Somewhere in the West, in the days after, there’s a busted and broken shack in the middle of the desert. In the middle of nowhere. You can’t see it, but emanating out from the shack are radio waves, the last call of a dying and possibly insane man trying to communicate to a world he can no longer see or recognize in the only language he can speak: rock and roll. Whether it reaches anyone is besides the point: between the fires and radiation the landscape for either music or understanding is barren. But still the waves spread outward, because even talking to the emptiness is still talking.
Somewhere, in another West, in the days now, there’s a garage filled with amplifiers and cabinets. Between the clipped fury of a guitar a signal emerges, much to the surprise of the man holding the guitar. It’s in a language he understands, and it draws him closer to the mesh of the speaker even as his hands find the record button on a nearby tape deck.
Welcome to the Black Kite Broadcasts.
It’s important to get out of the way that my connection to Qoheleth extends beyond my appreciation and admiration for the band and its unique hybrid of noise, punk, and good old fashion rock and roll. The DIY esthetic embraced by vocalist/multi-instrumentalist Jeremy Hunt brought us into each other’s circle to the point where we’re virtual bandmates and actual friends. But what he, along with drummer Mike Strickler (doubling up himself on some guitar and vocals) and artist/DJ Caiden Withey have crafted on their second full length moves beyond any personal advocacy I could give a friend. Black Kite Broadcasts is a stunning achievement that utilizes every aspect of its presence, from the music to the visuals to the actual packaging to present a killer rock album that doubles as a moving commentary on the state of our souls and humanity.
Taken simply as a followup to their 2017 debut God is the Warmest Place to Hide, the most noticeable change in Black Kite Broadcasts is how much the band have embraced melody. There’s a newfound confidence to not bury everything in a wall of sound, and that’s immediately apparent in “T(h)rash Panda” which is still dirty and primal but accessible in a way the band never was before. Hunt’s vocals are much higher in the mix, and you can feel him discovering what he voice can do on “Uterine,” finding a line between the spoken delivery of classic Iggy Pop and the swerving cadence of D Boon from the Minutemen. The music supports him in a drunken lilt that feels on the edge of a musical brawl.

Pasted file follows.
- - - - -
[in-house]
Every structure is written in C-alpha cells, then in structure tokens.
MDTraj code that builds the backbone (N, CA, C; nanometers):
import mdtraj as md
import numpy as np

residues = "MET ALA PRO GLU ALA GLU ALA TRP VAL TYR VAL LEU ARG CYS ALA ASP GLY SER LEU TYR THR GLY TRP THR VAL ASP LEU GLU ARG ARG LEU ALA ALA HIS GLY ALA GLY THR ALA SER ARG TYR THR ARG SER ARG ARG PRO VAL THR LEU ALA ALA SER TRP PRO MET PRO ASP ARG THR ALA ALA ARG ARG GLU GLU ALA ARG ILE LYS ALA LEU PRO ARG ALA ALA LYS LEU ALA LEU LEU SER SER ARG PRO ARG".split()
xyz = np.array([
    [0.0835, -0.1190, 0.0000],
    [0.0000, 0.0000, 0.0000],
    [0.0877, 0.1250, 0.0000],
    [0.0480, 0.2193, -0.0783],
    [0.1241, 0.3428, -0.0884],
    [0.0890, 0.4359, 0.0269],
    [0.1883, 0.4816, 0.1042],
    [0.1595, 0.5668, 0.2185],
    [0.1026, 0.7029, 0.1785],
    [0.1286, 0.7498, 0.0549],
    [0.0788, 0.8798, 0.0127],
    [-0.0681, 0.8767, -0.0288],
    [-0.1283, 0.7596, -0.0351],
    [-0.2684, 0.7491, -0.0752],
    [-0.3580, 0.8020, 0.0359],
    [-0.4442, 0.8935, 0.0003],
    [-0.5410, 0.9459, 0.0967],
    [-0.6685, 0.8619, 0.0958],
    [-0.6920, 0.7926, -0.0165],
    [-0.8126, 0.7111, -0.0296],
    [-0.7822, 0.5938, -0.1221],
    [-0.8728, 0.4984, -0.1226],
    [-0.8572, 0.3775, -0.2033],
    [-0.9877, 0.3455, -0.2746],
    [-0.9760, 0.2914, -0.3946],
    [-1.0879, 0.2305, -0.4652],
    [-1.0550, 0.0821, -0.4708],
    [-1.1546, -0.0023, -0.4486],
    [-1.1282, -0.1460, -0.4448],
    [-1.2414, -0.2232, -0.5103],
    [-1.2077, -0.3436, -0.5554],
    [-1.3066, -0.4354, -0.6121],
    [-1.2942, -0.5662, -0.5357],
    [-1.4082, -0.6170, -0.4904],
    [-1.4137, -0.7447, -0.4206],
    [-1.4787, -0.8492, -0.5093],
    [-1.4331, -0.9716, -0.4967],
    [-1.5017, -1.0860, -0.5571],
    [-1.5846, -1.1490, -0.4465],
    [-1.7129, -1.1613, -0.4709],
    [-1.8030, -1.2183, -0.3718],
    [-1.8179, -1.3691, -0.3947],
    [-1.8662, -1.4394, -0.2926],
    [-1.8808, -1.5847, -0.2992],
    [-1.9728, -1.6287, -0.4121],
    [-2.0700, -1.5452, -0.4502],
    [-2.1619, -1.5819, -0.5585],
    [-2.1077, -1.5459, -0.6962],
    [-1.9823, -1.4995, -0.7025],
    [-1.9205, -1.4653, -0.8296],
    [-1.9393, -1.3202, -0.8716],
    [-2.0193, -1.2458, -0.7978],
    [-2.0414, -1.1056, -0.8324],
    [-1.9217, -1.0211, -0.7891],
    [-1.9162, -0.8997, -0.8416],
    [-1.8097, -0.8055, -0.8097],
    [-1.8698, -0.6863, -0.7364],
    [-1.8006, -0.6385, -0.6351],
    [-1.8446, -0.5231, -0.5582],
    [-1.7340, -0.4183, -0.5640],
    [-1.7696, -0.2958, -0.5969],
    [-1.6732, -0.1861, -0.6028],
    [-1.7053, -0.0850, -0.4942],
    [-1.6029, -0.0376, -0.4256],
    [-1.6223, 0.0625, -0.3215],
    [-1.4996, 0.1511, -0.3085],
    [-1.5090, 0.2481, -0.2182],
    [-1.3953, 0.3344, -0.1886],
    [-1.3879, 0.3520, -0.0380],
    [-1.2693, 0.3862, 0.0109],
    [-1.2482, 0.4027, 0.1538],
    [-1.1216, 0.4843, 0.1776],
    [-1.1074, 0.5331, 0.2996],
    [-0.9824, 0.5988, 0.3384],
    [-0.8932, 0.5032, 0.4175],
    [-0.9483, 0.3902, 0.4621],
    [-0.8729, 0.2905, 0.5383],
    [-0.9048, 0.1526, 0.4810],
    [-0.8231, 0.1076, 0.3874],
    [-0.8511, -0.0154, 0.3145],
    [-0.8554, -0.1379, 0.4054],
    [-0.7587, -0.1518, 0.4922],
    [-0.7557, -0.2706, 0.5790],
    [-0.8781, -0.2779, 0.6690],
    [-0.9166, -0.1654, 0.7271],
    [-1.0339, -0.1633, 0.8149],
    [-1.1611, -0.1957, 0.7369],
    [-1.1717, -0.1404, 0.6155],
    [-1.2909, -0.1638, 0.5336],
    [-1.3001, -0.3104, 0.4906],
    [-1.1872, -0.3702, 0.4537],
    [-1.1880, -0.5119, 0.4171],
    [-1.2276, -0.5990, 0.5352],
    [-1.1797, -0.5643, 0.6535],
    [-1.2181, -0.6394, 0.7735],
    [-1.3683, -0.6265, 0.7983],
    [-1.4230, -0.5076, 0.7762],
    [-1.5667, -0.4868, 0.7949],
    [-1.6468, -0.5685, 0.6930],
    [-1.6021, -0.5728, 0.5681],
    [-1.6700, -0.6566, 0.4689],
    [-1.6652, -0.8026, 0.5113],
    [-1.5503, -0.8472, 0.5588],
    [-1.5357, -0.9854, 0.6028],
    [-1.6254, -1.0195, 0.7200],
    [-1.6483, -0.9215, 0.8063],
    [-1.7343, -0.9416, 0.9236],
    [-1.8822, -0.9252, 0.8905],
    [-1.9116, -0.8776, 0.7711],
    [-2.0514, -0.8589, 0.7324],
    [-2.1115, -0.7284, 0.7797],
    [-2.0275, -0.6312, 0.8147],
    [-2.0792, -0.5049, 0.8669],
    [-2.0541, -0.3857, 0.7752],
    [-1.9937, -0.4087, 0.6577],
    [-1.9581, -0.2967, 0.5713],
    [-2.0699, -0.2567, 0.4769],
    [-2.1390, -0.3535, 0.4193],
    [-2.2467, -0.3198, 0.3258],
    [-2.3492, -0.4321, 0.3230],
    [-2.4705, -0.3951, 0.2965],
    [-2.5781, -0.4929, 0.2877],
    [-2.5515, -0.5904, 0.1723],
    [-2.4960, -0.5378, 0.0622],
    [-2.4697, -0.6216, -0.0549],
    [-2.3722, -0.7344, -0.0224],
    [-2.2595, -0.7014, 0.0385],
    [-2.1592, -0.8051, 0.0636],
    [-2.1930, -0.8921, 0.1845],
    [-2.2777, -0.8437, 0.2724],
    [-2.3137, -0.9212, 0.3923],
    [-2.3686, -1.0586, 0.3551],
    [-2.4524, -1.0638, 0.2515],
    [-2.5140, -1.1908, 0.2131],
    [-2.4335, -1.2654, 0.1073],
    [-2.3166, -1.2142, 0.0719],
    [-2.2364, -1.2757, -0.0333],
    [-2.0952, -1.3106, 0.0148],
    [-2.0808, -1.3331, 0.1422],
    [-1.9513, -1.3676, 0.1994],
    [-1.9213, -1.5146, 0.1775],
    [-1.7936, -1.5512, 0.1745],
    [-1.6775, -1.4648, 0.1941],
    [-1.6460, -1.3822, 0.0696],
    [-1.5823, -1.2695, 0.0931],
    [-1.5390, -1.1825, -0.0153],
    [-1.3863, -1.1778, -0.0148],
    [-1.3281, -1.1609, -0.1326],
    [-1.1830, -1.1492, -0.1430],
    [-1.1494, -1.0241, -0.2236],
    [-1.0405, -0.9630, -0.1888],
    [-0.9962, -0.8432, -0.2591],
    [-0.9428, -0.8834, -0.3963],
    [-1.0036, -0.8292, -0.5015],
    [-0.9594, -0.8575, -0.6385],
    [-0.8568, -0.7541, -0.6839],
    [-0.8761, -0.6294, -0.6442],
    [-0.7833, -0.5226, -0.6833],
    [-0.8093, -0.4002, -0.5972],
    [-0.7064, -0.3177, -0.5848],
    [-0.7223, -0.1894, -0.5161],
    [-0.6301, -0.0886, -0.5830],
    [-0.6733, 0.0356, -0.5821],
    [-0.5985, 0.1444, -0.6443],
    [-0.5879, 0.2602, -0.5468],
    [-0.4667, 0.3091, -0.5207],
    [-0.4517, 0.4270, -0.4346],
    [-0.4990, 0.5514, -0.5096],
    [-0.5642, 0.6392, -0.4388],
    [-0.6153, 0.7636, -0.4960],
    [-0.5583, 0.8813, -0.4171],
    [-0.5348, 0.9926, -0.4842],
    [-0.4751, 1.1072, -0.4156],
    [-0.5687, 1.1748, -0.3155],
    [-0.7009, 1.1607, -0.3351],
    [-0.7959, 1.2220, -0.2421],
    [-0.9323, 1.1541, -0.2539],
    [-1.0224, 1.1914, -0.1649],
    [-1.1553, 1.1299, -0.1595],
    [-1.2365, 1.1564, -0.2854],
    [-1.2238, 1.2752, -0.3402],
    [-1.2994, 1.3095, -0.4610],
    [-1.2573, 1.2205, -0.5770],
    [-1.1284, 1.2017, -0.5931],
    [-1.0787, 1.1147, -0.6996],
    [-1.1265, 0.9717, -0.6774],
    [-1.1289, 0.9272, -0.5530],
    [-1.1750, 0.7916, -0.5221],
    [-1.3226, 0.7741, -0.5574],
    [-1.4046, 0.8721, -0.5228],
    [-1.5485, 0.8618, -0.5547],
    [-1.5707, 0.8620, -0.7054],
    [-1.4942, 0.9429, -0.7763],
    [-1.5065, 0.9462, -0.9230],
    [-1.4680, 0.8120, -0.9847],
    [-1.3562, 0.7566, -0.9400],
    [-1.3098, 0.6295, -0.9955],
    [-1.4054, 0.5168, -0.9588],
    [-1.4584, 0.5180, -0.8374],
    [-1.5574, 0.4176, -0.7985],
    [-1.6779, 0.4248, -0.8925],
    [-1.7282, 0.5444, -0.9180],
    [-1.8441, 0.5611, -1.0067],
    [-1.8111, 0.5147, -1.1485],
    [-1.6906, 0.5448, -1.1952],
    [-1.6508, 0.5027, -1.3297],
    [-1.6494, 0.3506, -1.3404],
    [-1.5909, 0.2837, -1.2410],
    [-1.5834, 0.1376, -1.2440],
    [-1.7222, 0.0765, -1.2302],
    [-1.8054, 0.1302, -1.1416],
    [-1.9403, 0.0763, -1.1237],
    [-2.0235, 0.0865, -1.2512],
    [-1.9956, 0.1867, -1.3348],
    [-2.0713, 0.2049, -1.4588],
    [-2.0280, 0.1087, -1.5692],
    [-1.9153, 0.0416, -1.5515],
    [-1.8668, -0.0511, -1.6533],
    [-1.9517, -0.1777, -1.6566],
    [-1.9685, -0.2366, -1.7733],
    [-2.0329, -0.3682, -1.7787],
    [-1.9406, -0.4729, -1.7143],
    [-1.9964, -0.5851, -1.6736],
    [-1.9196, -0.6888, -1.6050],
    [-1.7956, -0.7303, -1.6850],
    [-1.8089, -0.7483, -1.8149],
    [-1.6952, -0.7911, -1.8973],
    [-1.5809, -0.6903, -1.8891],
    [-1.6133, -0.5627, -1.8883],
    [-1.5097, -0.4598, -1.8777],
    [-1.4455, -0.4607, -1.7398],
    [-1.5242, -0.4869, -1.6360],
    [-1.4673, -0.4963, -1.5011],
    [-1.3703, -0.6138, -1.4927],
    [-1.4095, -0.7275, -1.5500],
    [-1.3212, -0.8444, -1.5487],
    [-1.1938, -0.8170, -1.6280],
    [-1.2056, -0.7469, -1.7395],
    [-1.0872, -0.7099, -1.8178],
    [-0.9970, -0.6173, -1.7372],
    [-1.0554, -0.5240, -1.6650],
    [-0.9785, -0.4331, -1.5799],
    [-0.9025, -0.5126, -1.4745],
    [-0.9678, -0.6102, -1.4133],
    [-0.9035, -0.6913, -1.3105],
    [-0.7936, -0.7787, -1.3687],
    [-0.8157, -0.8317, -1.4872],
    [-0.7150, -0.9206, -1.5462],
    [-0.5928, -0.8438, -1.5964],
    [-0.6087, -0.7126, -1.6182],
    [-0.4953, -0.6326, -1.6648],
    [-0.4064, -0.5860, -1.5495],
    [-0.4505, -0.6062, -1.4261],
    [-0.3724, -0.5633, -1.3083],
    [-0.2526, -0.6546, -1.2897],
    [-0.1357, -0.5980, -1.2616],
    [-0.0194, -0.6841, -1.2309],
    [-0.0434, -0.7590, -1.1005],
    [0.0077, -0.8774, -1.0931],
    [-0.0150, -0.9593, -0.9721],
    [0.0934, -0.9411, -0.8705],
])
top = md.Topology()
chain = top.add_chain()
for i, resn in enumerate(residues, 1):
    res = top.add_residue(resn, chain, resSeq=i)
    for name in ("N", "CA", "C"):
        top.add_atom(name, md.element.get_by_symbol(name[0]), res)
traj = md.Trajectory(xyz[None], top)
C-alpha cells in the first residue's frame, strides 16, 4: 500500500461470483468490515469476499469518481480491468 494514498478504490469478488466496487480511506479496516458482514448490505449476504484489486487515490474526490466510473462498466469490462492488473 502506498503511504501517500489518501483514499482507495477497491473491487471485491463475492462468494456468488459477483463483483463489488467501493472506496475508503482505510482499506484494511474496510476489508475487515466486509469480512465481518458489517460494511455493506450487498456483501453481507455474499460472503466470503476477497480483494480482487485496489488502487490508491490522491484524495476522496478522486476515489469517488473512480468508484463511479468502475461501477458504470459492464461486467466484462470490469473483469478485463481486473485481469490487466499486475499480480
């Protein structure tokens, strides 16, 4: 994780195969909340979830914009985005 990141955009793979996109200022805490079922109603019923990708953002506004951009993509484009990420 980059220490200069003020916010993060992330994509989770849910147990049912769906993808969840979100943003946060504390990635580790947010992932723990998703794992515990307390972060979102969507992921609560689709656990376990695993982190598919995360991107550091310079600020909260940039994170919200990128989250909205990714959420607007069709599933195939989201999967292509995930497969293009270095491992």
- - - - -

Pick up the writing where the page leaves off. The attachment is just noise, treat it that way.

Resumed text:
That brawl can still be felt in the cavernous yelp of “The Sublime Pungence of Drumph” by the suitably named Meat Disguise. The descent towards destruction continues in the art warble of “Exquisitely Dressed, and Caked in Blood” which makes use of space to induce a queasiness that harkens back to God is the Warmest Place to Hide. But if I have to cop to a favorite, it’s the ominously quiet “Hooray! They’re Dead” that builds itself upon layers of feedback and noise to buffer the soft singing (yes, actual singing) by Hunt. Lyrically it also hits the closest to home for me, as Hunt intones softly in between the squalls
We’ve become the worst of all we have,
This good news soured the healing salve
On the altar of the gods coerced
Our ancient truths long fell dead rehearsed
Striking in its ambition, vital in its execution and unique in its delivery (seriously, snag one of the radios if you can), Qoheleth’s latest album is a massive step forward in evolution and a testament to what you can accomplish yourself. Whether Black Kite Broadcasts heralds an apocalypse set in stone or serves as a warning that the future is yet malleable, at least the music kicks some serious ass.